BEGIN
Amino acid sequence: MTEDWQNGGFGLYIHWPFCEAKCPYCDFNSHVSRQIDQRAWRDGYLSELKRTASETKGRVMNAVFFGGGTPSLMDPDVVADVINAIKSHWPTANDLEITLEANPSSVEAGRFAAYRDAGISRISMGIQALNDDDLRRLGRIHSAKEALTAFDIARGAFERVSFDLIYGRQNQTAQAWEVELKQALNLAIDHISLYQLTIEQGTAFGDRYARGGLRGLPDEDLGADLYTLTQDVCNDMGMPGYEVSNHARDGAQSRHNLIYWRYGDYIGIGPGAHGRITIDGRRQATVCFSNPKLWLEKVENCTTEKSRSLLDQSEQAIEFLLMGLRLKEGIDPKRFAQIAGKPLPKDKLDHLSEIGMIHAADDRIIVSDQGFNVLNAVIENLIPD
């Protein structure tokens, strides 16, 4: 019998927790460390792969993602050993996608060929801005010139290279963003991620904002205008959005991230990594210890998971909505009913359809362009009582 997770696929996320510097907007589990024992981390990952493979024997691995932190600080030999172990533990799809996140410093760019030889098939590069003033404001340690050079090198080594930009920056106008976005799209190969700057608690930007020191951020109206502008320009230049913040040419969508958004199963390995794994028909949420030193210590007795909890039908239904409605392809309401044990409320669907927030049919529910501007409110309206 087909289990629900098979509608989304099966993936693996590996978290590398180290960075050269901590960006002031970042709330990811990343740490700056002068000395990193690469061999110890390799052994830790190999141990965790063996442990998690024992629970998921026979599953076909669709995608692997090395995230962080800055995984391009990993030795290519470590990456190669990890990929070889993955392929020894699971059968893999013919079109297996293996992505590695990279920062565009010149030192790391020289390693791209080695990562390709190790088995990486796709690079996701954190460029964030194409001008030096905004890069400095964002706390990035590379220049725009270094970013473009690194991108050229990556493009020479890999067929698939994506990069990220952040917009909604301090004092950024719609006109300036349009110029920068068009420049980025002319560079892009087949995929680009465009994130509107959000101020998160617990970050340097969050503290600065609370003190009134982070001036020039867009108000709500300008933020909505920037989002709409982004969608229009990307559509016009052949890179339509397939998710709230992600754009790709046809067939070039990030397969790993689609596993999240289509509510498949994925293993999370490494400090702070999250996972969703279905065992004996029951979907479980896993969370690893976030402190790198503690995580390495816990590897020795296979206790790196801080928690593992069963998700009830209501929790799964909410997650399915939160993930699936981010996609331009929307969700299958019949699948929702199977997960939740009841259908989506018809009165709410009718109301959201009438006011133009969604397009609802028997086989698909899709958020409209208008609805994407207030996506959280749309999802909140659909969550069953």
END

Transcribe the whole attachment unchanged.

Amino acid sequence: MTEDWQNGGFGLYIHWPFCEAKCPYCDFNSHVSRQIDQRAWRDGYLSELKRTASETKGRVMNAVFFGGGTPSLMDPDVVADVINAIKSHWPTANDLEITLEANPSSVEAGRFAAYRDAGISRISMGIQALNDDDLRRLGRIHSAKEALTAFDIARGAFERVSFDLIYGRQNQTAQAWEVELKQALNLAIDHISLYQLTIEQGTAFGDRYARGGLRGLPDEDLGADLYTLTQDVCNDMGMPGYEVSNHARDGAQSRHNLIYWRYGDYIGIGPGAHGRITIDGRRQATVCFSNPKLWLEKVENCTTEKSRSLLDQSEQAIEFLLMGLRLKEGIDPKRFAQIAGKPLPKDKLDHLSEIGMIHAADDRIIVSDQGFNVLNAVIENLIPD
């Protein structure tokens, strides 16, 4: 019998927790460390792969993602050993996608060929801005010139290279963003991620904002205008959005991230990594210890998971909505009913359809362009009582 997770696929996320510097907007589990024992981390990952493979024997691995932190600080030999172990533990799809996140410093760019030889098939590069003033404001340690050079090198080594930009920056106008976005799209190969700057608690930007020191951020109206502008320009230049913040040419969508958004199963390995794994028909949420030193210590007795909890039908239904409605392809309401044990409320669907927030049919529910501007409110309206 087909289990629900098979509608989304099966993936693996590996978290590398180290960075050269901590960006002031970042709330990811990343740490700056002068000395990193690469061999110890390799052994830790190999141990965790063996442990998690024992629970998921026979599953076909669709995608692997090395995230962080800055995984391009990993030795290519470590990456190669990890990929070889993955392929020894699971059968893999013919079109297996293996992505590695990279920062565009010149030192790391020289390693791209080695990562390709190790088995990486796709690079996701954190460029964030194409001008030096905004890069400095964002706390990035590379220049725009270094970013473009690194991108050229990556493009020479890999067929698939994506990069990220952040917009909604301090004092950024719609006109300036349009110029920068068009420049980025002319560079892009087949995929680009465009994130509107959000101020998160617990970050340097969050503290600065609370003190009134982070001036020039867009108000709500300008933020909505920037989002709409982004969608229009990307559509016009052949890179339509397939998710709230992600754009790709046809067939070039990030397969790993689609596993999240289509509510498949994925293993999370490494400090702070999250996972969703279905065992004996029951979907479980896993969370690893976030402190790198503690995580390495816990590897020795296979206790790196801080928690593992069963998700009830209501929790799964909410997650399915939160993930699936981010996609331009929307969700299958019949699948929702199977997960939740009841259908989506018809009165709410009718109301959201009438006011133009969604397009609802028997086989698909899709958020409209208008609805994407207030996506959280749309999802909140659909969550069953």